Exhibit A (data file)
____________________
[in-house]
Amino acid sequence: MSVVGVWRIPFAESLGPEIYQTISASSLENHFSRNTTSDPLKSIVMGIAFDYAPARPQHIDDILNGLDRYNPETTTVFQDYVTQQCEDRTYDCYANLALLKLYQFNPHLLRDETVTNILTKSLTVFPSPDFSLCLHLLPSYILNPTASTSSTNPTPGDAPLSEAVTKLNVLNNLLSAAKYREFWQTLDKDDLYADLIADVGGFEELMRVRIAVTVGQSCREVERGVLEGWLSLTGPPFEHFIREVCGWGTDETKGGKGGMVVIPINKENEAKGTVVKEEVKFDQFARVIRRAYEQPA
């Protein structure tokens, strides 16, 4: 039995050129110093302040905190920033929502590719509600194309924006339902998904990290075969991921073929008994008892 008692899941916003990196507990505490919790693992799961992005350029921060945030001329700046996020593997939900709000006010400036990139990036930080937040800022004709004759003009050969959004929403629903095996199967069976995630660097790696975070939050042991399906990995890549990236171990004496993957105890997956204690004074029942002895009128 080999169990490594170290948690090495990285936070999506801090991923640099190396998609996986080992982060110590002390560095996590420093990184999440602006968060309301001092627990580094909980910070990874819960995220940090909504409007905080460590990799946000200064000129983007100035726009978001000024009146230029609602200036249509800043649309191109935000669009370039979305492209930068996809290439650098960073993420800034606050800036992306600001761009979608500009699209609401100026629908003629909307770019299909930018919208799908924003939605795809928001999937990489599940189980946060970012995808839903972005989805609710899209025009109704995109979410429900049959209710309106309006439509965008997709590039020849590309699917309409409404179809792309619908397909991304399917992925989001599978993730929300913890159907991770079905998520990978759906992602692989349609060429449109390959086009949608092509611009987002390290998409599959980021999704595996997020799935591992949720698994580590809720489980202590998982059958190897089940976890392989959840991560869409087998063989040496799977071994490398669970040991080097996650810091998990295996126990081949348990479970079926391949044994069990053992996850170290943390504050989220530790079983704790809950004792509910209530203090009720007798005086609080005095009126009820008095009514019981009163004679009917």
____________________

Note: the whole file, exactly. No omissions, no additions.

[in-house]
Amino acid sequence: MSVVGVWRIPFAESLGPEIYQTISASSLENHFSRNTTSDPLKSIVMGIAFDYAPARPQHIDDILNGLDRYNPETTTVFQDYVTQQCEDRTYDCYANLALLKLYQFNPHLLRDETVTNILTKSLTVFPSPDFSLCLHLLPSYILNPTASTSSTNPTPGDAPLSEAVTKLNVLNNLLSAAKYREFWQTLDKDDLYADLIADVGGFEELMRVRIAVTVGQSCREVERGVLEGWLSLTGPPFEHFIREVCGWGTDETKGGKGGMVVIPINKENEAKGTVVKEEVKFDQFARVIRRAYEQPA
């Protein structure tokens, strides 16, 4: 039995050129110093302040905190920033929502590719509600194309924006339902998904990290075969991921073929008994008892 008692899941916003990196507990505490919790693992799961992005350029921060945030001329700046996020593997939900709000006010400036990139990036930080937040800022004709004759003009050969959004929403629903095996199967069976995630660097790696975070939050042991399906990995890549990236171990004496993957105890997956204690004074029942002895009128 080999169990490594170290948690090495990285936070999506801090991923640099190396998609996986080992982060110590002390560095996590420093990184999440602006968060309301001092627990580094909980910070990874819960995220940090909504409007905080460590990799946000200064000129983007100035726009978001000024009146230029609602200036249509800043649309191109935000669009370039979305492209930068996809290439650098960073993420800034606050800036992306600001761009979608500009699209609401100026629908003629909307770019299909930018919208799908924003939605795809928001999937990489599940189980946060970012995808839903972005989805609710899209025009109704995109979410429900049959209710309106309006439509965008997709590039020849590309699917309409409404179809792309619908397909991304399917992925989001599978993730929300913890159907991770079905998520990978759906992602692989349609060429449109390959086009949608092509611009987002390290998409599959980021999704595996997020799935591992949720698994580590809720489980202590998982059958190897089940976890392989959840991560869409087998063989040496799977071994490398669970040991080097996650810091998990295996126990081949348990479970079926391949044994069990053992996850170290943390504050989220530790079983704790809950004792509910209530203090009720007798005086609080005095009126009820008095009514019981009163004679009917």